It is difficult to know whether the current state of prayer is on the rise or decline, but one change has definitely occurred – today we are more open to speaking candidly about prayer * After years of dealing with the halachot of prayer, the time has come to deal more with its value and significance * Difficulty in concentrating on fixed prayers is nothing new, but today there are two additional factors making it even more difficult: intellectual progress making it difficult to read a fixed text, and electronic media that habituates us to distractions * Our Sages objected to the lengthening of prayers due to concern of wasting people’s time, therefore, a solution must be found for people who find prayers too long
The State of Prayer
In my previous column, I began dealing with the state of prayer. Apparently, the sources I brought indicate that in the days of Chazal the state of prayer was no better, but in regards to the question I asked the readers: “Has the state of prayer declined in the last generation”, I remain in doubt. I received responses from communities that have respectable prayer services with numerous congregants, and communities that barely manage to have prayer services on weekdays, and on Shabbat, the prayers are not sufficiently respectable. It is not clear whether there is a process of decline or, conversely, an increase in the status of prayer. Generally speaking, the status of prayer corresponds to the overall religious level: the higher it is, the more prayers are generally respected.
What has changed is that today people speak more about the difficulty of fulfilling the obligation to pray. In the past, a lot of people who found it difficult to pray remained at home and did not talk about it. Today, however, thanks to the openness of dealing with sensitive topics, people speak more candidly about prayer.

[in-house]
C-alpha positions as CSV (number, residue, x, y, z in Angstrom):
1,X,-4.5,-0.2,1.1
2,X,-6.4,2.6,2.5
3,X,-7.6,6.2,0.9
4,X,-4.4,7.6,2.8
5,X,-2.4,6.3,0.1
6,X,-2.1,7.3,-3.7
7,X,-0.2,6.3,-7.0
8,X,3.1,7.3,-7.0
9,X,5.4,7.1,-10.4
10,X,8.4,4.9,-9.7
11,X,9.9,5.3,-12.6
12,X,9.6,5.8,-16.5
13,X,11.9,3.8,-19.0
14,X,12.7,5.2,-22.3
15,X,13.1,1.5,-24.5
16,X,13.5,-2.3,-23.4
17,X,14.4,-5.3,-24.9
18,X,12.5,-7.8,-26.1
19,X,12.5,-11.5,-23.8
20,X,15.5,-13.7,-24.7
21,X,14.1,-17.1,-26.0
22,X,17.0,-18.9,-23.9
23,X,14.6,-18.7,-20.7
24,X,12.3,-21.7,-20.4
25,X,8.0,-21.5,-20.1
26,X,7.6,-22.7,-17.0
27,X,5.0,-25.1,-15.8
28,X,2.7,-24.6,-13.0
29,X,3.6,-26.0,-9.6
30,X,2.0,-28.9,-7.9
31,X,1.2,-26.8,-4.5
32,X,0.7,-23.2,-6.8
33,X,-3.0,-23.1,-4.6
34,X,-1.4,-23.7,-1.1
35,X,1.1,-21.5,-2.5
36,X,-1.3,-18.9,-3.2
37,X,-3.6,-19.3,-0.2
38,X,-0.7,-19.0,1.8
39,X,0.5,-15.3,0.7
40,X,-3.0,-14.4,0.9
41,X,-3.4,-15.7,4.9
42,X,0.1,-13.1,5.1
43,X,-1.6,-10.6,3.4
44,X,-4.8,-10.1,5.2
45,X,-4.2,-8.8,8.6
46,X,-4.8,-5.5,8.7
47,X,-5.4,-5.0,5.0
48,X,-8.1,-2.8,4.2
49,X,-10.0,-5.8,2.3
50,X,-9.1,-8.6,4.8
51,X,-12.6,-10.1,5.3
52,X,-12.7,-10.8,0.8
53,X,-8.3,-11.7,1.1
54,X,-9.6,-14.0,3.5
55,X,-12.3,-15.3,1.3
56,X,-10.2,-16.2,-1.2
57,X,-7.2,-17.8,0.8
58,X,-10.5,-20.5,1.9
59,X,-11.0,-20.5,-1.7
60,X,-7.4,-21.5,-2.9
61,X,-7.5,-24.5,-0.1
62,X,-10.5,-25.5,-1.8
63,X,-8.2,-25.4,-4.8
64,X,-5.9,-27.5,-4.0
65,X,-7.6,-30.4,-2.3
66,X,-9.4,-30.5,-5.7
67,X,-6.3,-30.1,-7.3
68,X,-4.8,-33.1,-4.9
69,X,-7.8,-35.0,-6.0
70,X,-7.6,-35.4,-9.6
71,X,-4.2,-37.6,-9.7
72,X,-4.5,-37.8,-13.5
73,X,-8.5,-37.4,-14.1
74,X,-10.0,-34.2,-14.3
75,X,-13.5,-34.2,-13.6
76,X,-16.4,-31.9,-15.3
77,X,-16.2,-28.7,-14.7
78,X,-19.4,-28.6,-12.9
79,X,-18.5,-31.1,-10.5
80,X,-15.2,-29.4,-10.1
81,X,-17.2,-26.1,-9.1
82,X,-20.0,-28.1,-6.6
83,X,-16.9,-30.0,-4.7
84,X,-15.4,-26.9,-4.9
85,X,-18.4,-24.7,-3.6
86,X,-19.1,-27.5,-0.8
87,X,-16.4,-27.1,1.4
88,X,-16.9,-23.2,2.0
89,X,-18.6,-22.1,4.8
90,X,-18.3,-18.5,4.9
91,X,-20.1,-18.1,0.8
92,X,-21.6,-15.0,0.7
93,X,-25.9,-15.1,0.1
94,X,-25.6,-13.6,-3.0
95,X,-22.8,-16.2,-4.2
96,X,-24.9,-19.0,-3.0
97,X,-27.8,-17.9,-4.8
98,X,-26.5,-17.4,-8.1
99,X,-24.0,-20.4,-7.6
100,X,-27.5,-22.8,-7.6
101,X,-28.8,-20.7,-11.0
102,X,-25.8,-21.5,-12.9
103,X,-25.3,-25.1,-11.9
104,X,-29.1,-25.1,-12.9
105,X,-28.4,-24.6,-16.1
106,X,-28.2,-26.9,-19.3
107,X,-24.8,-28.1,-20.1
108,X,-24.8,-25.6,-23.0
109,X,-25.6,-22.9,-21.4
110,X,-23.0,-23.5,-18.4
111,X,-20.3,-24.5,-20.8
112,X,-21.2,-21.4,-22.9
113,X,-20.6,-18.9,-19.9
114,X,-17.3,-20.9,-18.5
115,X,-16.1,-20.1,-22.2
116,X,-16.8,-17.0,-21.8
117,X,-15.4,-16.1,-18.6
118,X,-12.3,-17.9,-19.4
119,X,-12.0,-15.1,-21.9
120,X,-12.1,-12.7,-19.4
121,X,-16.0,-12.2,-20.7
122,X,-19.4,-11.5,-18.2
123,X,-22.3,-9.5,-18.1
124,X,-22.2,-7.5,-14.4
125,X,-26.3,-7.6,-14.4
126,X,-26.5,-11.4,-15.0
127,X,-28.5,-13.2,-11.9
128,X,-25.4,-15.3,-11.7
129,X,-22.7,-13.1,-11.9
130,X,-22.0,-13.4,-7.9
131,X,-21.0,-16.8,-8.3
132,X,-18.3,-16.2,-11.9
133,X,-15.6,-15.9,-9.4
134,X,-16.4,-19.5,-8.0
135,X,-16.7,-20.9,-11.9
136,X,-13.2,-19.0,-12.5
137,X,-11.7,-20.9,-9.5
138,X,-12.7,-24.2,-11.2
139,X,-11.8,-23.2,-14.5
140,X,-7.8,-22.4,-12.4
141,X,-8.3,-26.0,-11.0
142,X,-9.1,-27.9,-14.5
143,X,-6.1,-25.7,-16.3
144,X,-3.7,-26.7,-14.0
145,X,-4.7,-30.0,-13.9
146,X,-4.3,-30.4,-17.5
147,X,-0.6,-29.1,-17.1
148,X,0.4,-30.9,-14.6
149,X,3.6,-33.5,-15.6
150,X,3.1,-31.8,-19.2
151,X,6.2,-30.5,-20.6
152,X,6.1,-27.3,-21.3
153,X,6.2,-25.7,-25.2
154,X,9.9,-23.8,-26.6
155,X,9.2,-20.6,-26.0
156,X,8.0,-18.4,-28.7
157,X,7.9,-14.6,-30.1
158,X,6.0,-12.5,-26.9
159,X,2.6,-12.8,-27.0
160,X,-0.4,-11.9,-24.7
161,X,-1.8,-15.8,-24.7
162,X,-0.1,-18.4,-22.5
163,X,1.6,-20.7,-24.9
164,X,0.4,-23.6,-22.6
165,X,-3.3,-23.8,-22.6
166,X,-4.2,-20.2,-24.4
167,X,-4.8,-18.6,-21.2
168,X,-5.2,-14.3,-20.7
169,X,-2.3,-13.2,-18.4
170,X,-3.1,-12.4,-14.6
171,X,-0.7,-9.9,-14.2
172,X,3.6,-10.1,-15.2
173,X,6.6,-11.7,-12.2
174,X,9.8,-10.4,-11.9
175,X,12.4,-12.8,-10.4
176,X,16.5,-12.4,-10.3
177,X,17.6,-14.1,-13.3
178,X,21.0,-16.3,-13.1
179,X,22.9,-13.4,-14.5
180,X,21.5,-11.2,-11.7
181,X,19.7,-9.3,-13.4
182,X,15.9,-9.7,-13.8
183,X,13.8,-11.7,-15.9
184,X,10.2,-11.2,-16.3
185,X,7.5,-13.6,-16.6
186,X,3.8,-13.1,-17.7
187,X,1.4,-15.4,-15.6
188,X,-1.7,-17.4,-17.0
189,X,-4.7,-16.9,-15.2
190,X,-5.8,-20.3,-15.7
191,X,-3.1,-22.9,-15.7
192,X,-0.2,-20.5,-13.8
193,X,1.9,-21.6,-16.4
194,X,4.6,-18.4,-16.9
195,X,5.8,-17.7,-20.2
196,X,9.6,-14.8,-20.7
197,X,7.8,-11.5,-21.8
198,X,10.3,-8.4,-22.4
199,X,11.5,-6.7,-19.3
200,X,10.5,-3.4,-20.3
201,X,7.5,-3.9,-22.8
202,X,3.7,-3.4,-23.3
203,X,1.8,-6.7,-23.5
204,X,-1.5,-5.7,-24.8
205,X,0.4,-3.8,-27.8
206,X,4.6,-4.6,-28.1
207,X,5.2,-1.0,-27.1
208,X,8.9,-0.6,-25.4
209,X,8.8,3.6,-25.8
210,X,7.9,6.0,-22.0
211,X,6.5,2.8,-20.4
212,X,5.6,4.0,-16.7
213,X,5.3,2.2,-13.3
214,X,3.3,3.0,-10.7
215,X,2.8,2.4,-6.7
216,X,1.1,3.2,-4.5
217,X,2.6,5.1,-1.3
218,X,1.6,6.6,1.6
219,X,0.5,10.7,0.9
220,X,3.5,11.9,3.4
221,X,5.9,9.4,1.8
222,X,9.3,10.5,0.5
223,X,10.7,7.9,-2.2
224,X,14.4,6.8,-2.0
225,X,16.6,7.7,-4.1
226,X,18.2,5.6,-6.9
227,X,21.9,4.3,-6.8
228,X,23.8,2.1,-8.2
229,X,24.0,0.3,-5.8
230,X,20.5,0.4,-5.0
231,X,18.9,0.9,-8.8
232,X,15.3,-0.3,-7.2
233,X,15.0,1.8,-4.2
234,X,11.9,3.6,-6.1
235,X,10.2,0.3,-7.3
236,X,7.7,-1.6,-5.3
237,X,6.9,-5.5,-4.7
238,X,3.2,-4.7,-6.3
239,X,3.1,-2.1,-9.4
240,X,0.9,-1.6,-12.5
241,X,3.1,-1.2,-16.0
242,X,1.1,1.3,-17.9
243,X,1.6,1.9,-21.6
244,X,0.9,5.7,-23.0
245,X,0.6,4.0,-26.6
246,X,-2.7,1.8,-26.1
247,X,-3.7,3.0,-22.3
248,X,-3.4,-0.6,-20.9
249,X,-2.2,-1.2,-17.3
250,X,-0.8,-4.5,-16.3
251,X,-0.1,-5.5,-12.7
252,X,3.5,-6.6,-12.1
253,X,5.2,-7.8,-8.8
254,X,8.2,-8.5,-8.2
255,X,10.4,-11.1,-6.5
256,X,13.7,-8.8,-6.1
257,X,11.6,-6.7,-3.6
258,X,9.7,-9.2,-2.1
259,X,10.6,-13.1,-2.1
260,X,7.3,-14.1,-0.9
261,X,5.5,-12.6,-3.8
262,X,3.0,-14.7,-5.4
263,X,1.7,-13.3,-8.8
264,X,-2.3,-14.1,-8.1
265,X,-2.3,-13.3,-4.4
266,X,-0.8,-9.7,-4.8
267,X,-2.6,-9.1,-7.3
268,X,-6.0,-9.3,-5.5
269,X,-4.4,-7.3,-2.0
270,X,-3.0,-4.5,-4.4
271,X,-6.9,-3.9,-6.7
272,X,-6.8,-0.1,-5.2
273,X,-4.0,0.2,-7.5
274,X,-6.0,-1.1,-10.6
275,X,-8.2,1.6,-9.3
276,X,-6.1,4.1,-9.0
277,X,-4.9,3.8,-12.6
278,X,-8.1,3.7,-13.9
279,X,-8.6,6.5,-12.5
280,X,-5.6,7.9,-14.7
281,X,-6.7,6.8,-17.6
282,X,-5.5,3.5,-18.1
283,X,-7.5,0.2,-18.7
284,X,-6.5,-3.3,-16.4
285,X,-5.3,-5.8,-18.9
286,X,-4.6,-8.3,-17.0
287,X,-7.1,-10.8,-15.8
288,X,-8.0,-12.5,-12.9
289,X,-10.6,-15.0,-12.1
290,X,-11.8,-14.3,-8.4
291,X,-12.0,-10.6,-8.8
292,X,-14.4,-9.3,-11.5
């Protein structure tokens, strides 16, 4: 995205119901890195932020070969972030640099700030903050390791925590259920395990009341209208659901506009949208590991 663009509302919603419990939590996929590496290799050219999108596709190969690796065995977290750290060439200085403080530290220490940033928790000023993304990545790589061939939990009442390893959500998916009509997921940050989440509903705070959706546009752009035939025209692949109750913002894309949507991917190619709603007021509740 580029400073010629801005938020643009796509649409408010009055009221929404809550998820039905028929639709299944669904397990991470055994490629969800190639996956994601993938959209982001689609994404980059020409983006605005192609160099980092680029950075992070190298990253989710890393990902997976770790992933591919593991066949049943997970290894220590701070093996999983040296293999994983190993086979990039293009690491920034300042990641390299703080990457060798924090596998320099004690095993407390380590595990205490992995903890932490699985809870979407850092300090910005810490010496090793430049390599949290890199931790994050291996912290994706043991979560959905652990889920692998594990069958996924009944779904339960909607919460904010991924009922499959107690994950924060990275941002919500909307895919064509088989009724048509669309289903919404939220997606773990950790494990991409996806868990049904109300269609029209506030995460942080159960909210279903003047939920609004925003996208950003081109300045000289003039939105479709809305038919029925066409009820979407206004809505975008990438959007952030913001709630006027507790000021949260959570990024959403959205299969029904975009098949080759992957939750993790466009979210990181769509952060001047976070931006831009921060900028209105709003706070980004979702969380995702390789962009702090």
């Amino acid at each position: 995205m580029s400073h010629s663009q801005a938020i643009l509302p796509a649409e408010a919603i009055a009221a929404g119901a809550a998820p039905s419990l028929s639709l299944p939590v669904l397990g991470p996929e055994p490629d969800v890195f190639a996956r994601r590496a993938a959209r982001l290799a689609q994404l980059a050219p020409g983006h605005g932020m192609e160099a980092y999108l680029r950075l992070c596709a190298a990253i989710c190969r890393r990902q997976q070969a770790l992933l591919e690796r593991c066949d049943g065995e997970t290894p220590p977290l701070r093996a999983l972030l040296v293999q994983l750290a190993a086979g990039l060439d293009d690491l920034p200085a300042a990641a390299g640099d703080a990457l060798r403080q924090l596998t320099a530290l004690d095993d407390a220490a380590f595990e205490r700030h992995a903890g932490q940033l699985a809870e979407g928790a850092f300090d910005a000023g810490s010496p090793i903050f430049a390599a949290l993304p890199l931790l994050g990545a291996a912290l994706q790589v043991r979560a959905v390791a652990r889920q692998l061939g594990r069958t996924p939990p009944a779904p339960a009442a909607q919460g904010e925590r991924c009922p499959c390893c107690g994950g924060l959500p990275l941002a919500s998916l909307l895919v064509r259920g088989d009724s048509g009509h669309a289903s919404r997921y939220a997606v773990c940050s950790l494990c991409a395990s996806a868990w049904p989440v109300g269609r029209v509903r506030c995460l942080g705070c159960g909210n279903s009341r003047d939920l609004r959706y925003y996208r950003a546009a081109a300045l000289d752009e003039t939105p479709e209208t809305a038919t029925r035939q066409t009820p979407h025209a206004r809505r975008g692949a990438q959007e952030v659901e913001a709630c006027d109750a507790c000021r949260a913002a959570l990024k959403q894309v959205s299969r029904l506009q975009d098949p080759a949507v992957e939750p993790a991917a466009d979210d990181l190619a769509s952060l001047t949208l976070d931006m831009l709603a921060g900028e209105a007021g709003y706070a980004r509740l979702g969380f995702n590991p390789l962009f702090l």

I also do not know whether there has been a decline in the situation in educational institutions, but I learned from the reactions of the great value of education. Educators spoke about the process of teaching their students about prayer in depth until reaching the point where prayers are held with dignity and have become a significant part of the students’ day. Accordingly, I will begin by clarifying the significance of prayer.
The Value of Prayer
Ostensibly, prayer itself is questionable – after all, the Creator of the world is infinite, above and beyond all else – why should He listen to our prayers? How can a man formed from dirt and dust turn to the Infinite and expect Him to listen to his trivial words? Nevertheless, God, in His great kindness, bestowed upon man the gift of prayer, through which he can turn to Him, and God hears His prayer. As we say in the blessing “Shomeyah Tefillah” – “Blessed are You, Hashem, who hears prayer.” It is also written: “Hashem is near to all who call on him, to all who call on him in truth. He fulfills the desires of those who fear him; he hears their cry and saves them” (Psalms 145:18-19). We have also learned in Tanakh (the Bible) that the patriarchs and the prophets turned to God in prayer.
Still, the question must be asked: How is it possible for prayer to help? Seemingly, if a person deserves to receive a certain thing, he will get it even without prayer; and if he is not worthy, even with prayers and supplications he won’t. However, Hashem established a law in Creation, that when we awaken in the world below to approach the Almighty and request a blessing from Him, He, in turn, is aroused from above to bring upon us an abundance of good, according to our needs and the requirements of the world. In other words, even when people are worthy that Hashem shower them with goodness, sometimes the giving is delayed until they pray for it, because in this way, the good we receive from Him will be more meaningful to us, for God’s will is revealed in man in this manner, and consequently, our connection to Him, the Source of our lives, is strengthened through prayer.
The Effect of Prayer